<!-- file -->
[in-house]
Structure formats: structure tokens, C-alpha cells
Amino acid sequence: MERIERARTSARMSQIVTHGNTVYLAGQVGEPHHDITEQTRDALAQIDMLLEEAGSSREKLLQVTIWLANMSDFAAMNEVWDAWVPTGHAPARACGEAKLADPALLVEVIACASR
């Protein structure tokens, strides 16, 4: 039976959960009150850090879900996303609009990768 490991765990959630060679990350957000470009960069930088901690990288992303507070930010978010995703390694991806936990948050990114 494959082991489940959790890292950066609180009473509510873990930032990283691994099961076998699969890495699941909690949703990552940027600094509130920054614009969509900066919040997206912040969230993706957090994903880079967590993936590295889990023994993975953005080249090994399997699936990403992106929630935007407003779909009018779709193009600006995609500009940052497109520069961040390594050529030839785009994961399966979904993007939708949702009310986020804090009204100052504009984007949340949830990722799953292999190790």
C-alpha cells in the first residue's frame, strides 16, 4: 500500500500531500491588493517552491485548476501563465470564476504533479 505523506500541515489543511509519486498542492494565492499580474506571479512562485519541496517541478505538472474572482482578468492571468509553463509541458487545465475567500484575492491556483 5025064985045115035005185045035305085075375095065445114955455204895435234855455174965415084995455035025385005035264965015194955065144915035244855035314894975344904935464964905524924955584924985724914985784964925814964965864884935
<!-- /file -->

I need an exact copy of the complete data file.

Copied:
[in-house]
Structure formats: structure tokens, C-alpha cells
Amino acid sequence: MERIERARTSARMSQIVTHGNTVYLAGQVGEPHHDITEQTRDALAQIDMLLEEAGSSREKLLQVTIWLANMSDFAAMNEVWDAWVPTGHAPARACGEAKLADPALLVEVIACASR
């Protein structure tokens, strides 16, 4: 039976959960009150850090879900996303609009990768 490991765990959630060679990350957000470009960069930088901690990288992303507070930010978010995703390694991806936990948050990114 494959082991489940959790890292950066609180009473509510873990930032990283691994099961076998699969890495699941909690949703990552940027600094509130920054614009969509900066919040997206912040969230993706957090994903880079967590993936590295889990023994993975953005080249090994399997699936990403992106929630935007407003779909009018779709193009600006995609500009940052497109520069961040390594050529030839785009994961399966979904993007939708949702009310986020804090009204100052504009984007949340949830990722799953292999190790």
C-alpha cells in the first residue's frame, strides 16, 4: 500500500500531500491588493517552491485548476501563465470564476504533479 505523506500541515489543511509519486498542492494565492499580474506571479512562485519541496517541478505538472474572482482578468492571468509553463509541458487545465475567500484575492491556483 5025064985045115035005185045035305085075375095065445114955455204895435234855455174965415084995455035025385005035264965015194955065144915035244855035314894975344904935464964905524924955584924985724914985784964925814964965864884935